When Janis Joplin died in October 1970 at the early age of 27, thus involuntarily confirming the beatnik adage »live fast, love hard, die young«, it was only a matter of time before she was crowned the “Queen of Rock”. Of greater importance than this posthumous entry into rock ’n’ roll’s hall of fame is the recognition during her lifetime of her explosive vocal style, which – so Vogue – »turned the whole history of singing upside down«.
Janis Joplin’s discography is just as short and changeable as her life. After two LP releases with the standard ‘cast’ of rock musicians in the band Big Brother And The Holding Company, with whose excellent musical support she obtained her first recording contract with Columbia Records in 1968, the company provided her with a group augmented with organ and winds. Their intention was to broaden her vocal expression with blues and funk elements, which, however, her most loyal fans regarded as betrayal of the ideals of rock music. Rock fans in the Old World were less critical, especially since Joplin and her Kozmic Blues Band went on a two-month tour of Europe.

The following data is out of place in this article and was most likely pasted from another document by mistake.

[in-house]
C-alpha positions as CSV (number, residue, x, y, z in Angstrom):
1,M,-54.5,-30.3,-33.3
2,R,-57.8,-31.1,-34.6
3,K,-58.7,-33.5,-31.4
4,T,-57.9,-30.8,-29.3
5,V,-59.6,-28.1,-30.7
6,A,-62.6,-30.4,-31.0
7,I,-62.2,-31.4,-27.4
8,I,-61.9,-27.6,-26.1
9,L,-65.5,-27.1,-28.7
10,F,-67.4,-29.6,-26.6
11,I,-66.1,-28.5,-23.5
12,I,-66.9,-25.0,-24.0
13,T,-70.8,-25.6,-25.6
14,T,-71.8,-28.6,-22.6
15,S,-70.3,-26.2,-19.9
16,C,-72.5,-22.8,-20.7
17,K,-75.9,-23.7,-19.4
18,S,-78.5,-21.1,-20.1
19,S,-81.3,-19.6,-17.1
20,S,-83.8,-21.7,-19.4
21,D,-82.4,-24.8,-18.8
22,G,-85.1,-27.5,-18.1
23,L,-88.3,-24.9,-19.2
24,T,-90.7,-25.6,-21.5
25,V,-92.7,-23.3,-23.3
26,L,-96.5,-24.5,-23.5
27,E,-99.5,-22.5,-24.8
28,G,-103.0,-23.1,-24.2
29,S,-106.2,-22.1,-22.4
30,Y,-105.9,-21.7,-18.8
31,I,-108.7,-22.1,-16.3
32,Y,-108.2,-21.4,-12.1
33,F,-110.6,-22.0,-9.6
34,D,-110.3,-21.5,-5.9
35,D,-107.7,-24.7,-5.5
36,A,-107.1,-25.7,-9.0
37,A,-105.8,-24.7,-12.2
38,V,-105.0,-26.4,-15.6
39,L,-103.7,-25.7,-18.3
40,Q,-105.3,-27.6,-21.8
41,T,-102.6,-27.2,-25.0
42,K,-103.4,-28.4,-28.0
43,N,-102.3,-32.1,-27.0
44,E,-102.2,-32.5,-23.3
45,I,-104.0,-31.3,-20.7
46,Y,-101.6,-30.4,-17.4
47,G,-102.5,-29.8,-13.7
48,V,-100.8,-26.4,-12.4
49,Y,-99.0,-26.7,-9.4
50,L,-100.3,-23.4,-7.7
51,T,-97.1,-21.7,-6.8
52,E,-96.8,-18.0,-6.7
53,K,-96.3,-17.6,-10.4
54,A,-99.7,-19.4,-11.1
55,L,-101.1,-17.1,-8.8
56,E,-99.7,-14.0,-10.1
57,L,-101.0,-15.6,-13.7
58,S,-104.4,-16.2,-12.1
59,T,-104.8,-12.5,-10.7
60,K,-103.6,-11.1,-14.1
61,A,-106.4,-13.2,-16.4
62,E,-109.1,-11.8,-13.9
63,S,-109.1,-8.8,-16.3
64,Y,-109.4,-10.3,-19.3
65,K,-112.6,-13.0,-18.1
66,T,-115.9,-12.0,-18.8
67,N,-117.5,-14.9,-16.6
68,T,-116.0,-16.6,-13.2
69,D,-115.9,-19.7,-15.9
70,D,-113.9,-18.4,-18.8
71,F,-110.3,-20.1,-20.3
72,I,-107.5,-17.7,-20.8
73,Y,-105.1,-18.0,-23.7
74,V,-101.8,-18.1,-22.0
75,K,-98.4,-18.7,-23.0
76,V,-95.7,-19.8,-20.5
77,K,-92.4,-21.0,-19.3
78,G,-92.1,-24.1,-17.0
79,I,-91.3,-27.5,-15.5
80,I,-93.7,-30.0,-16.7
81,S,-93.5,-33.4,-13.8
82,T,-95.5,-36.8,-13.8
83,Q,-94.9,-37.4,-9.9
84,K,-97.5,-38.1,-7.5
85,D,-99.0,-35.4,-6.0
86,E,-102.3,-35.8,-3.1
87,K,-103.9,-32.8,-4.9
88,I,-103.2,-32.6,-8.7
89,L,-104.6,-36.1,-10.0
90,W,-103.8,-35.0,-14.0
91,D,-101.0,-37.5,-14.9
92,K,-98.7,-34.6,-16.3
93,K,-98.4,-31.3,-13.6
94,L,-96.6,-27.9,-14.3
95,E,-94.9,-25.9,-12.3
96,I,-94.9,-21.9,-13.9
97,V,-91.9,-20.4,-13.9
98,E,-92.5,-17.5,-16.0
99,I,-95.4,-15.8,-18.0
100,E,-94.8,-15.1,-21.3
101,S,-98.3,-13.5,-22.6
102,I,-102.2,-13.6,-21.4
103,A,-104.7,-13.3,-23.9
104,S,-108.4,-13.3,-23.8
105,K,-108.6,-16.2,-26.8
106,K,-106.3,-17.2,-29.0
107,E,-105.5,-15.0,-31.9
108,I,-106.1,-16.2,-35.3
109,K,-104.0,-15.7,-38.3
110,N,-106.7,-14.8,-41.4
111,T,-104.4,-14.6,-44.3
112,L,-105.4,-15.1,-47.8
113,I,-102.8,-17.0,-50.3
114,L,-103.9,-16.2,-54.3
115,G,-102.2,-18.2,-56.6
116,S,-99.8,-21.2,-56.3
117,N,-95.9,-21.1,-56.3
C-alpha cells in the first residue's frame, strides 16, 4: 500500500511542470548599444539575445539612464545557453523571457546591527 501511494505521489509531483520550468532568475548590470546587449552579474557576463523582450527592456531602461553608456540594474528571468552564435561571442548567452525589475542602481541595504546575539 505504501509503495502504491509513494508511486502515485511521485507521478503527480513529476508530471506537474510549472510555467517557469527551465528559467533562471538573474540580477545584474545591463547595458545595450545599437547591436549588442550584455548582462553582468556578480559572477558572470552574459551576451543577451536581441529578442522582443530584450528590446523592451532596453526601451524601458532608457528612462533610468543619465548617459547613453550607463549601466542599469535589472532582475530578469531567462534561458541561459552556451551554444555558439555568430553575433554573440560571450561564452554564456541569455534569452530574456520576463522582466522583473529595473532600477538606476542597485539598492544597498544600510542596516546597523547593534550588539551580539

For those Woodstock fans whose ears are still ringing with the band’s full, meaty wind sound and Janis’s bluesy soul singing, this album is an absolute must.